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The Bookshelf

Check out books and more from faculty and students in our Creative Writing Program!


Books By Students

Long River Review
The Long River Review is a collection of poetry, prose, and artwork by UConn students from many different majors and branch campuses. Check out its Where to Buy page to find out where to obtain your copy.


Books By Faculty

Gina Barreca
Founding Editor and Co-Editor of LIT: LITERATURE INTERPRETATION THEORY (Routledge).
Specialties: 20th-Century British literature, women’s writing and feminist literary theory, the novel, creative writing.

Julie Choffel
The Hello Delay asks what happens around the saying of a thing and the receiving. Inside and outside of our daily communications, there are events, there are silences, déjà-vus, and intentions. These poems question the determined nature of our relationships to one another. . . . In this human ecology, language is king. In this book, familiarity resides in memory or song, but perhaps nothing is so familiar as the experience of the present. What is it then to be present, when meaning persists among us? We are more than what we say and what we think, but these words are the lucite passages we travel to that aggregate. In this place where understanding means being wrong together or just pretending to be right, Choffel’s poems honor the grandeur, the danger, and the mediocrity in manifesting what we make up as we go along. The Hello Delay might be experimental, but it is mostly experiential. It calls us out not to see how we will answer but to linger in the gaps of our refrain.

Bruce Cohen
Bruce Cohen’s poems have appeared in literary periodicals such as AGNI, The Georgia Review, The Harvard Review, Ploughshares, Poetry, and The Southern Review. They have also been featured on Poetry Daily and Verse Daily. He has published two books: Disloyal Yo-Yo (Dream Horse Press), which was awarded the 2007 Orphic Poetry Prize, and Swerve (Black Lawrence Press). A recipient of a grant from the Connecticut Commission on the Arts, he directs the Counseling Program for Intercollegiate Athletes at the University of Connecticut.

Darcie Dennigan
Assistant Professor in Residence, and Poet, in Storrs, CT.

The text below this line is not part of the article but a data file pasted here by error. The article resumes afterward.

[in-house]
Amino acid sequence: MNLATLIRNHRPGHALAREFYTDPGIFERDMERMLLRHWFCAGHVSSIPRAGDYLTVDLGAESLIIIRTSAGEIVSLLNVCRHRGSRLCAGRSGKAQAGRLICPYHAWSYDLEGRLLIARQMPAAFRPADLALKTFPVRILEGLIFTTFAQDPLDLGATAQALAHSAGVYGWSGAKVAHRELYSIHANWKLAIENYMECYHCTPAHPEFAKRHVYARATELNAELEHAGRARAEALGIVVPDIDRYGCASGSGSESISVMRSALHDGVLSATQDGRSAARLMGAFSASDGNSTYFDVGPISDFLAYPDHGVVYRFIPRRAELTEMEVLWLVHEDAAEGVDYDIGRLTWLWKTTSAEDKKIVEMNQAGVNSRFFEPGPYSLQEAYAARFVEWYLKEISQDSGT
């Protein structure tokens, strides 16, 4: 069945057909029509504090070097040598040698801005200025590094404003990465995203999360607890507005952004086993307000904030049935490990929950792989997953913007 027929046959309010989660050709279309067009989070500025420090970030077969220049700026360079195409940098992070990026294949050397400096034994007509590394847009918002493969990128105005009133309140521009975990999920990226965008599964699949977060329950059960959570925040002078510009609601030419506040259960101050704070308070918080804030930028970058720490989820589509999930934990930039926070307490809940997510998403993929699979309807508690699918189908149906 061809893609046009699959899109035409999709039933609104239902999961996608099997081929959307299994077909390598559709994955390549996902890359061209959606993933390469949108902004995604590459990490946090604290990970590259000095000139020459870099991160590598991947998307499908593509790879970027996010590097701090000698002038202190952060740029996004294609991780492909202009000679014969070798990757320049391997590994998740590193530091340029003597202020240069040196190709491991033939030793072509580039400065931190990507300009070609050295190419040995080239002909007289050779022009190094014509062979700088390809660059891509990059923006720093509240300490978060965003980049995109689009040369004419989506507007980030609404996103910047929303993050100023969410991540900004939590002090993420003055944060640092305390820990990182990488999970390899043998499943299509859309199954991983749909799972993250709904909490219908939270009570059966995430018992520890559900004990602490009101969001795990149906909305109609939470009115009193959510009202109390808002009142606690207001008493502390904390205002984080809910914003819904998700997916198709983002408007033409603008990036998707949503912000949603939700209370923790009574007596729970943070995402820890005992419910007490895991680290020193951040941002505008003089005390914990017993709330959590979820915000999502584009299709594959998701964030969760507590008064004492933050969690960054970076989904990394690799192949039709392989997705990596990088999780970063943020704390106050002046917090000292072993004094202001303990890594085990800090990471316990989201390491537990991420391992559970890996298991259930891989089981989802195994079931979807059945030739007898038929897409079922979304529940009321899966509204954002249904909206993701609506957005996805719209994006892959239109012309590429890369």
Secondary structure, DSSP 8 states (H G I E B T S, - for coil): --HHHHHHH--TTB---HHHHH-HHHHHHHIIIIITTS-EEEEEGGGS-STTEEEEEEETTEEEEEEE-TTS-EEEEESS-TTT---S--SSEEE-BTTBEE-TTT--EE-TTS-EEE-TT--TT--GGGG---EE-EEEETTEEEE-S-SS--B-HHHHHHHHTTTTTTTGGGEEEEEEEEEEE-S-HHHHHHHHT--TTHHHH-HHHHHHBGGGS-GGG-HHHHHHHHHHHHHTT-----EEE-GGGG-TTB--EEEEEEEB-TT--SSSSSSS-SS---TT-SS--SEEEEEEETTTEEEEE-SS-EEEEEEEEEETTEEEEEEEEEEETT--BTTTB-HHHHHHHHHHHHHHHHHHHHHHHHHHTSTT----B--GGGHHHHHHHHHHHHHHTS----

Specialties: Poetry, Creative Writing

Pegi Dietz-Shea
The Carpet Boy’s Gift. Leadership comes easily for Nadeem, the biggest and oldest boy in a rug factory in Pakistan. But how can he lead the other child laborers to freedom after he’s been shamed and beaten for his first attempt? Nadeem and his fellow workers are bonded laborers, children who work day and night to pay off loans their families have accepted from a factory owner. While Nadem and his cousin Amina take pride in helping their poor families, they feel trapped. They yearn to go to school and to have time to play. One day a former carpet boy named Iqbal Masih leads a parade in the village. New laws have abolished bonded labor! Iqbal urges Nadeem to fight for freedom and to lead the children to a new school in town. Can Nadeem summon the courage to try again? This fictional story honors the legacy of Iqbal Masih, a real boy who had escaped from a factory. Protected and educated, he worked to liberate child workers like Nadeem by the thousands. His work won him the Reebok Youth in Action award and special recognition at the International Labor Conference. When he returned to Pakistan after his trip, he was fatally shot while riding his bicycle. He was only twelve, but he had already made a difference in children’s lives all over the world. Resources at the end of the story lead to more information about child labor issues and encourage children to support companies that work to make the world a better place for all.

Sean Frederick Forbes
Providencia: a book of poems, 2Leaf Press, 2013.
PROVIDENCIA, Sean Frederick Forbes’s debut poetry collection, offers deeply personal poetry that digs beneath the surface of family history and myth. This coming of age narrative traces the experience of a gay, mixed-race narrator who confronts the traditions of his parents’ and grandparents’ birthplace: the seemingly idyllic island of Providencia, Colombia against the backdrop of his rough and lonely life in Southside Jamaica, Queens. These lyric poems open doors onto a third space for the speaker, one that does not isolate or hinder his sexual, racial, and artistic identities. Written in both free verse and traditional poetic forms, PROVIDENCIA conjures numerous voices, images, and characters to explore the struggles of self-discovery. Cover Art by Holly Turner. With an introduction by V. Penelope Pelizzon.

Ellen Litman
Assistant Professor, and Associate Director of Creative Writing, in Storrs, CT.
Specialties: 20th-Century American literature, ethnic American literature (Russian; immigrant), the novel (20th-21st Century, Russian novel), creative writing (fiction)

V. Penelope Pelizzon
Associate Professor in Storrs, CT.
Specialties: Poetry and poetics, creative nonfiction, 20th-Century American and Anglo-Irish literature, film studies, 19th- and 20th-Century visual culture.
Current Research: New poems and essays.